Pete Hamill is a New York City-based journalist, novelist, essayist and short story writer.
A Killing for Christ; The Gift; Tales of New York; The Invisible City: A New York Sketchbook; Tokyo Sketches
2005 Ernie Pyle Lifetime Achievement Award from the National Society of Newspaper Columnists; 2010 Honorary Doctor of Letters Degree from St. John’s University; Distinguished Writer in Residence at the Arthur L. Carter Journalism Institute at New York University
Which one or two American books or plays would you yourself recommend to the foreign leaders?
The Great Gatsby, by F. Scott Fitzgerald. In elegantly crafted prose, we are given here a very American mixture of poetry, ambition, lies, delusions and aching pity. It remains our deepest prose version of the blues.
Who in your childhood—for example, parent or teacher—encouraged you to read books, and which one or two books do you remember most fondly?
My mother was crucial. She and my father were Irish immigrants, but she was the reader. She first took me to the Brooklyn Public Library before I could read, and showed me the endless treasures in the stacks.
Which books by writers of the other G8 countries (Canada, France, Germany, Italy, Japan, Russia, the United Kingdom) have been most important to you as a writer?
The one that first knocked me for a loop was The Story of Babar, by Jean de Brunhoff. Later, when I could read and could make my own choices, it was Treasure Island, by Robert Louis Stevenson, with the illustrations by N.C. Wyeth.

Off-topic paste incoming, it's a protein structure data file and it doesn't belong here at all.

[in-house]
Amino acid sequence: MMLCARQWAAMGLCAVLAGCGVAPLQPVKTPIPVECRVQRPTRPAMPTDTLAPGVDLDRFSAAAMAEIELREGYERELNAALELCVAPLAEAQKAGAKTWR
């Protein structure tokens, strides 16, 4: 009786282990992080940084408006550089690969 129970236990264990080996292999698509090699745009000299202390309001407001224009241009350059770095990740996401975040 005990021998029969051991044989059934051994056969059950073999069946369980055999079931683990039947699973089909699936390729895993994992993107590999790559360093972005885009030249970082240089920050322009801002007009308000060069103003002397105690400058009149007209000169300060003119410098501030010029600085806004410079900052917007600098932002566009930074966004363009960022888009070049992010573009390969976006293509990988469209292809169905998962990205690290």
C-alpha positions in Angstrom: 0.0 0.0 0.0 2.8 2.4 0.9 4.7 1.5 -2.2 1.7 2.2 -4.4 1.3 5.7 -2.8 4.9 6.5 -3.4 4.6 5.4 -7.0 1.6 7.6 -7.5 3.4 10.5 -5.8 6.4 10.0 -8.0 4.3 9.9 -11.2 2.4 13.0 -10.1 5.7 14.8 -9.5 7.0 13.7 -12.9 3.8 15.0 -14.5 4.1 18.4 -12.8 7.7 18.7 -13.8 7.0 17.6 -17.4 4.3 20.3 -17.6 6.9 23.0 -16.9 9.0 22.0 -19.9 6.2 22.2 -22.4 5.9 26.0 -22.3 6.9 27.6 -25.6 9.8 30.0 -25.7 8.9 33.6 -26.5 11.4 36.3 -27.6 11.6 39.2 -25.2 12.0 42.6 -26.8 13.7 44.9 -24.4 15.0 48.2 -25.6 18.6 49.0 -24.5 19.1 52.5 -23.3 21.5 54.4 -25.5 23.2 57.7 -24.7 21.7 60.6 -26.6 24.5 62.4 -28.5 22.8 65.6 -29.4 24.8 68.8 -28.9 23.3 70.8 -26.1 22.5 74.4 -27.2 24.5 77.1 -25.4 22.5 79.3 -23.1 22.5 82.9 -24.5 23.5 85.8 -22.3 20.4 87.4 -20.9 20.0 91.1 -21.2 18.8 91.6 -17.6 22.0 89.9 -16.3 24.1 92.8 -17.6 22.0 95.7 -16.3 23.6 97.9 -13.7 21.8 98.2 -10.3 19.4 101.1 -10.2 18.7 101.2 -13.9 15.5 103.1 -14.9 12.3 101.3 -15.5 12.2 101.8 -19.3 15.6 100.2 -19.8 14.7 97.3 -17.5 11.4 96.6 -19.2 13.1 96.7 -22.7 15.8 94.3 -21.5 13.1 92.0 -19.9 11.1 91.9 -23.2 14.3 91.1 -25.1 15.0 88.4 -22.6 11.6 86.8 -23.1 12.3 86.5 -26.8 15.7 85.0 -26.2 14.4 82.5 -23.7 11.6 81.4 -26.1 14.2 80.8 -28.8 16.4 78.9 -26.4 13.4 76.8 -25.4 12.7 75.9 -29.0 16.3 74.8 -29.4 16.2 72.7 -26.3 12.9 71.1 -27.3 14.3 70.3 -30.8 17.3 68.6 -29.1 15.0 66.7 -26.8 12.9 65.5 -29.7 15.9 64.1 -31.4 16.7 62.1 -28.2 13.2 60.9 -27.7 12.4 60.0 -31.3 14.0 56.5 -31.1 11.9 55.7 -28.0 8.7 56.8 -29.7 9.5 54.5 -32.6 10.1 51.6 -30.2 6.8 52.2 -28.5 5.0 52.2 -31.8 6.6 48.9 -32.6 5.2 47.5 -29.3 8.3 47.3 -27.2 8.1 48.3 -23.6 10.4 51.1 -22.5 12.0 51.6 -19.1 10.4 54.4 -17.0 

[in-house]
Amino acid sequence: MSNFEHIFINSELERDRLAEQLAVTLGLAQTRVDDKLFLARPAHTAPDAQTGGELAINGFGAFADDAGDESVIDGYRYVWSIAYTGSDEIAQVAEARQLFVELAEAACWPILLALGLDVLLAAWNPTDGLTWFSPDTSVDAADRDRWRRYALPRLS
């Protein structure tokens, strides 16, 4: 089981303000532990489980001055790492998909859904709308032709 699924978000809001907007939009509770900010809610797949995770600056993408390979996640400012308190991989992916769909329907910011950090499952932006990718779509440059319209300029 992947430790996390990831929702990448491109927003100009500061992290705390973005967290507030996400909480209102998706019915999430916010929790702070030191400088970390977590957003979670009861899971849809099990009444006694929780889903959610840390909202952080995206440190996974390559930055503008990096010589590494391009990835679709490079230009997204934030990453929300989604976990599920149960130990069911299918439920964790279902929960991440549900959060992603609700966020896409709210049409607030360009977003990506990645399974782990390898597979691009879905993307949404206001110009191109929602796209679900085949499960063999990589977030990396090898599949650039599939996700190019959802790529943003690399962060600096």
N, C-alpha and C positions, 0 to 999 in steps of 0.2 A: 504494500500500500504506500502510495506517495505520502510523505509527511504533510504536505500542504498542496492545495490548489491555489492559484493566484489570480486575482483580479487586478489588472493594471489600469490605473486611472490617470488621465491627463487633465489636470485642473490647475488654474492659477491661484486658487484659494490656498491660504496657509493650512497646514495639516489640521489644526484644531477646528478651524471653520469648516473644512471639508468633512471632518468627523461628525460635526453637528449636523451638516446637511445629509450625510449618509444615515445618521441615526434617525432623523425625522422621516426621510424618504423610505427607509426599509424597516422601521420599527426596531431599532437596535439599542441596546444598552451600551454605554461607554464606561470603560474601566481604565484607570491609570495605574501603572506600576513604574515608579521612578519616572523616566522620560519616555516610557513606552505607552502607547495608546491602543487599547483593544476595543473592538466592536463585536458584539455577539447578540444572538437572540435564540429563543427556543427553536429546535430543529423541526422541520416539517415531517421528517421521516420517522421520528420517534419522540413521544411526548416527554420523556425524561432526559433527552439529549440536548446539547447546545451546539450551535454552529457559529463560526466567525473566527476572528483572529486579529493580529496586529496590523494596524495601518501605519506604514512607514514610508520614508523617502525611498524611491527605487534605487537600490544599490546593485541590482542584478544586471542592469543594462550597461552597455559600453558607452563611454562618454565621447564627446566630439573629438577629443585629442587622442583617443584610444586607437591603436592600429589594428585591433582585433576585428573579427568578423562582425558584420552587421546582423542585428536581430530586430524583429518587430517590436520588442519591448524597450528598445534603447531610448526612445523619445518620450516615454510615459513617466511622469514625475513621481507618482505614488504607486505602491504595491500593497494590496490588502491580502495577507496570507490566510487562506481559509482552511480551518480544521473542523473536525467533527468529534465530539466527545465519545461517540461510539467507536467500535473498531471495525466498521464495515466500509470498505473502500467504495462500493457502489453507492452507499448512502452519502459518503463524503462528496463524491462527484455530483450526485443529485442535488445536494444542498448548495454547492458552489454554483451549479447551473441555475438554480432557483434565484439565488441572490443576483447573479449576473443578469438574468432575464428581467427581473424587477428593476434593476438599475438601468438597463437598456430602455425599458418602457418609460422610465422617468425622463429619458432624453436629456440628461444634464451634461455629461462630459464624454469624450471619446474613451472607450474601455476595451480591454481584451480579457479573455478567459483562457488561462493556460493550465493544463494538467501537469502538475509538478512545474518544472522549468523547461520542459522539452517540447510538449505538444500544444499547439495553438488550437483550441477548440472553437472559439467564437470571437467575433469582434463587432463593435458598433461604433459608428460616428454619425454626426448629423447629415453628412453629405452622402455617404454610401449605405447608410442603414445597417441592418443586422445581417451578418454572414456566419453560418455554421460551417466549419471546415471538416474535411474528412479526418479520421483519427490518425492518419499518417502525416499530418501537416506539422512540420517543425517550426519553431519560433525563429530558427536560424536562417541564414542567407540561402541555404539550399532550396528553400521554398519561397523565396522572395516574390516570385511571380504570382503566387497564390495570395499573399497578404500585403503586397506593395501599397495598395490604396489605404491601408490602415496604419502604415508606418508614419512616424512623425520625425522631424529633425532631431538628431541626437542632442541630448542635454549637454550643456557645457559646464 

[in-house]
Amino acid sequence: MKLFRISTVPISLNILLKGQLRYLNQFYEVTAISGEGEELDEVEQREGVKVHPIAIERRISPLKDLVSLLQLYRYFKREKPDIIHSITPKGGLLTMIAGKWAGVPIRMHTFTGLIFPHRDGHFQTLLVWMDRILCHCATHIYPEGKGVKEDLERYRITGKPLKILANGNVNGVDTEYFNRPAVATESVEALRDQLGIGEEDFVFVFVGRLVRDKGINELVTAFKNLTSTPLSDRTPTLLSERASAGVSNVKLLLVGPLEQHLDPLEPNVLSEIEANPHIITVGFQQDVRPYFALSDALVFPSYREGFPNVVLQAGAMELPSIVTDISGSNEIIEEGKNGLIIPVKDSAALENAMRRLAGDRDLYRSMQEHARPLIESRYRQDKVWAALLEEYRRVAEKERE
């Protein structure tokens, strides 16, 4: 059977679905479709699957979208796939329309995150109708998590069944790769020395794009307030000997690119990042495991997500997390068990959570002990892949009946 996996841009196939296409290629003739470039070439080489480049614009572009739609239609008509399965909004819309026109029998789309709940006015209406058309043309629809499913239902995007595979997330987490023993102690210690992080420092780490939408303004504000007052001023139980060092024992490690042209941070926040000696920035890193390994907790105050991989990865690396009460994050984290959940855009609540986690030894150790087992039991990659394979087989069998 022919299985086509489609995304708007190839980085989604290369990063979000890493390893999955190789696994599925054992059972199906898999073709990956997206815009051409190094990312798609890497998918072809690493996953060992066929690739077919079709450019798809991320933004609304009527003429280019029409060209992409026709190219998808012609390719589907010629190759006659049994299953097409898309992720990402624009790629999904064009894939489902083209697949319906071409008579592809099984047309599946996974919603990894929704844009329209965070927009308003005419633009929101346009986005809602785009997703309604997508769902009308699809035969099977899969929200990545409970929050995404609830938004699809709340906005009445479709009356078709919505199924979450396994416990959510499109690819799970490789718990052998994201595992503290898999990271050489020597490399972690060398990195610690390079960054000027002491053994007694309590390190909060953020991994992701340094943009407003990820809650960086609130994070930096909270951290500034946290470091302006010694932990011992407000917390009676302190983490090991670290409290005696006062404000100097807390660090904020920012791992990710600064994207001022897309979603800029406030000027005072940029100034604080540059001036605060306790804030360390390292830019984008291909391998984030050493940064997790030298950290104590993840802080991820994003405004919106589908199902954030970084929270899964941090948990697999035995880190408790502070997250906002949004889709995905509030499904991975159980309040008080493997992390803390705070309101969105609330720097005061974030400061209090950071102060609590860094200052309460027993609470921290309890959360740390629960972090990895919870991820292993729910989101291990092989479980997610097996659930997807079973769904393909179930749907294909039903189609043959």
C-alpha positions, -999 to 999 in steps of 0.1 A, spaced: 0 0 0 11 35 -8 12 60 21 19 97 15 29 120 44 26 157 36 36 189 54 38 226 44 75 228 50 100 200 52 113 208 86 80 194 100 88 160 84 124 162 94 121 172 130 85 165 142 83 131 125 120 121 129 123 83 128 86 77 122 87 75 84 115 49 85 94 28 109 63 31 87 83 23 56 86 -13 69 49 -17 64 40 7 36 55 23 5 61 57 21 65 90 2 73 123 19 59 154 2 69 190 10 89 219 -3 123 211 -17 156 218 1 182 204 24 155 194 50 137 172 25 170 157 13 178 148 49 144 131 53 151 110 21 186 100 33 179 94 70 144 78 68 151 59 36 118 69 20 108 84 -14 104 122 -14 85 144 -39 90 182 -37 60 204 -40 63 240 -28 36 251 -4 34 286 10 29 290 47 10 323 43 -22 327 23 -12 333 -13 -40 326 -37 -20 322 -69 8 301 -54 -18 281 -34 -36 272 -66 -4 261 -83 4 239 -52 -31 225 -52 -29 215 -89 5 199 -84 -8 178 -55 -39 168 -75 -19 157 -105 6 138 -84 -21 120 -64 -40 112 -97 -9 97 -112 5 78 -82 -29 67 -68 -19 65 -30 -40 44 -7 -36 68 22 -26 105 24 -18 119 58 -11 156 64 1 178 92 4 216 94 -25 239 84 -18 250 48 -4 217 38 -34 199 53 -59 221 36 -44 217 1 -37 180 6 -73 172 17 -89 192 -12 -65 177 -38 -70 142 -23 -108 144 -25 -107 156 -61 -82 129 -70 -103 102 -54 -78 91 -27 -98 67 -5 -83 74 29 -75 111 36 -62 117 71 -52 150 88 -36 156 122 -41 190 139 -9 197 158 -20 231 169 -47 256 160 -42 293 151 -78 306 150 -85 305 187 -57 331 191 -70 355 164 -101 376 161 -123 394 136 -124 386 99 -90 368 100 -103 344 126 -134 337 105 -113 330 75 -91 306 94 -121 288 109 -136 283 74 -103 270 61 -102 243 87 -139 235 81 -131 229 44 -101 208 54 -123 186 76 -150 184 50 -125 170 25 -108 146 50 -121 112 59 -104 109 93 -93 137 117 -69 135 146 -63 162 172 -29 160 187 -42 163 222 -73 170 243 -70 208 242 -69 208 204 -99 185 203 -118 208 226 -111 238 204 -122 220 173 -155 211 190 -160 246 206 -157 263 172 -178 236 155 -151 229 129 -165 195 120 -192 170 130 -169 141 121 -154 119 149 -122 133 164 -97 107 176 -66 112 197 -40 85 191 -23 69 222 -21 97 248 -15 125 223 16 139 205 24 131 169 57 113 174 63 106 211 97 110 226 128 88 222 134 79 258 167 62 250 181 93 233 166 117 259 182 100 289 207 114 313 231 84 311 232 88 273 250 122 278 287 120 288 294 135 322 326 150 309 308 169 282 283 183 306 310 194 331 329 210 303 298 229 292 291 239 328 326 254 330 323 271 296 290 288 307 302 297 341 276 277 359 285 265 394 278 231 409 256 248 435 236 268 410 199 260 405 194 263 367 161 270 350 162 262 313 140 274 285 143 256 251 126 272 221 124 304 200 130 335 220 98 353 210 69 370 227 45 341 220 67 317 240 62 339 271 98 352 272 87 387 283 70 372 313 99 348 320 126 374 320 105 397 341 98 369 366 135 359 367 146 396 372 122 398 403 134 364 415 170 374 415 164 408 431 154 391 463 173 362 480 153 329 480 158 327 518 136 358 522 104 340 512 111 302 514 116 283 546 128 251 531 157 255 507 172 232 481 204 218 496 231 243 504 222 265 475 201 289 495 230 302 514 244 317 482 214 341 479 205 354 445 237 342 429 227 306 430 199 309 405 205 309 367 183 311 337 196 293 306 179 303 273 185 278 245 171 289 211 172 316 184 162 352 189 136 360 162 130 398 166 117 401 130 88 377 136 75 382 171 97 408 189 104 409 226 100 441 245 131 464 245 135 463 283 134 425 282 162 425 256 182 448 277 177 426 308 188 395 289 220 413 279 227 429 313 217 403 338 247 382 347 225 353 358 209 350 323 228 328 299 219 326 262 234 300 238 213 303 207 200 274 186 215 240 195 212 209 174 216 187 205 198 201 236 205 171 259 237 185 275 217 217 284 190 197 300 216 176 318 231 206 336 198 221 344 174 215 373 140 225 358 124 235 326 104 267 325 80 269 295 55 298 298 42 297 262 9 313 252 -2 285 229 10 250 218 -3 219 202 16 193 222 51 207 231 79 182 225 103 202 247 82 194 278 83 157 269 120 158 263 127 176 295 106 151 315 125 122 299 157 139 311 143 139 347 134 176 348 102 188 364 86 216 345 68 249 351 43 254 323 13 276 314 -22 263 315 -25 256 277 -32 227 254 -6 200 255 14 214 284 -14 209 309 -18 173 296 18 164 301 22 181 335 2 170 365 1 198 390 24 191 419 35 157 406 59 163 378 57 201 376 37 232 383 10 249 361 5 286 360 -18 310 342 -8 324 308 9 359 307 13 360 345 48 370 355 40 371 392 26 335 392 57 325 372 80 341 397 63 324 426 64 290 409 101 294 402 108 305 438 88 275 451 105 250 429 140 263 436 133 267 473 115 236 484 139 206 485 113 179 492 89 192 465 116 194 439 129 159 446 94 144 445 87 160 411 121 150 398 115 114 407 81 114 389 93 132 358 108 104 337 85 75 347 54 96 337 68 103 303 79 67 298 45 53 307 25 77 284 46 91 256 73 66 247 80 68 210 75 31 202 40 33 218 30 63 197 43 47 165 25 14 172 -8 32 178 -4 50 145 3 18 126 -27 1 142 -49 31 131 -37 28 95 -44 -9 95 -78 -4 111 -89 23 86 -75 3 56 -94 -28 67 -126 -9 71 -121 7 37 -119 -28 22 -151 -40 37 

Canada Short stories by Alice Munro, A Passion in Rome by Morley Callaghan, and The Apprenticeship of Duddy Kravitz by Mordechai Richler
France On Love by Stendhal, The Count of Monte Cristo and The Three Musketeers by Alexandre Dumas, everything by Albert Camus, Passing Time by Michel Butor, Lost Illusions by Honoré de Balzac, and Under Fire by Henri Barbusse
Germany Death in Venice by Thomas Mann and The Man Without Qualities by Robert Musil
Italy Diaries by Cesare Pavese, Conversations in Sicily by Elio Vittorini, The Day of the Owl by Leonardo Sciascia,The Leopard by Giuseppe Tomasi di Lampedusa, Foucault's Pendulum by Umberto Eco, and the short stories of Alberto Moravia. Then there are Boccaccio, Cicero, Marcus Aurelius...
Japan The River Sumida by Kafū Nagai, Snow Country by Yasunari Kawabata and Woman in the Dunes by Kōbō Abe
United Kingdom Everything by Charles Dickens, everything by George Orwell, short stories by V.S. Pritchett, The Unquiet Grave by Cyril Connolly and Mrs. Dalloway by Virginia Woolf. A list that would fill pages...
Russia The stories and plays of Anton Chekov, A Sportsman's Sketches by Ivan Turgenev, The Death of Ivan Ilyich by Leo Tolstoy, Dr. Zhivago by Boris Pasternak and Dostoevsky, of course.